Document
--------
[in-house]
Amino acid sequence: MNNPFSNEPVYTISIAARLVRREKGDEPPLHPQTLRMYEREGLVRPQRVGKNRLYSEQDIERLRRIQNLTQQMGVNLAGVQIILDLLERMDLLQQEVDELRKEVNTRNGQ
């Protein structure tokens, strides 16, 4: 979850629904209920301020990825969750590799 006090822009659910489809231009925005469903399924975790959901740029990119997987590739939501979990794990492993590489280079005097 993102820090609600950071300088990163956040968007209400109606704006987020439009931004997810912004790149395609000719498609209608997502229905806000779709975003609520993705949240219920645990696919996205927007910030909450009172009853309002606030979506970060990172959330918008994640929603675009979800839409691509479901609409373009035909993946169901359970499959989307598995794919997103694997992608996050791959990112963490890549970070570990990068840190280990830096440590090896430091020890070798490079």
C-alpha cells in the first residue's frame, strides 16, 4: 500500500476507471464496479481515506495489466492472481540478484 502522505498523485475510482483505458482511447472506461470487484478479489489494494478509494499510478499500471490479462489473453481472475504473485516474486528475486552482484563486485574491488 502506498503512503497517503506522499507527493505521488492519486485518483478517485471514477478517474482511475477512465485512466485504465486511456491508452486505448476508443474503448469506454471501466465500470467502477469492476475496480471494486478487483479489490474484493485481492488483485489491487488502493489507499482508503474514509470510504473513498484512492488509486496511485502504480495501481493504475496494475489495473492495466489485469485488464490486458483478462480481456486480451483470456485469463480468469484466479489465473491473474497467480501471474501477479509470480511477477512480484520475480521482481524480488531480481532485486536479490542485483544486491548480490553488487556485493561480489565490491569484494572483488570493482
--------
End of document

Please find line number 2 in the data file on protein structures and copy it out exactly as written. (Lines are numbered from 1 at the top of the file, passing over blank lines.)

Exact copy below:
Amino acid sequence: MNNPFSNEPVYTISIAARLVRREKGDEPPLHPQTLRMYEREGLVRPQRVGKNRLYSEQDIERLRRIQNLTQQMGVNLAGVQIILDLLERMDLLQQEVDELRKEVNTRNGQ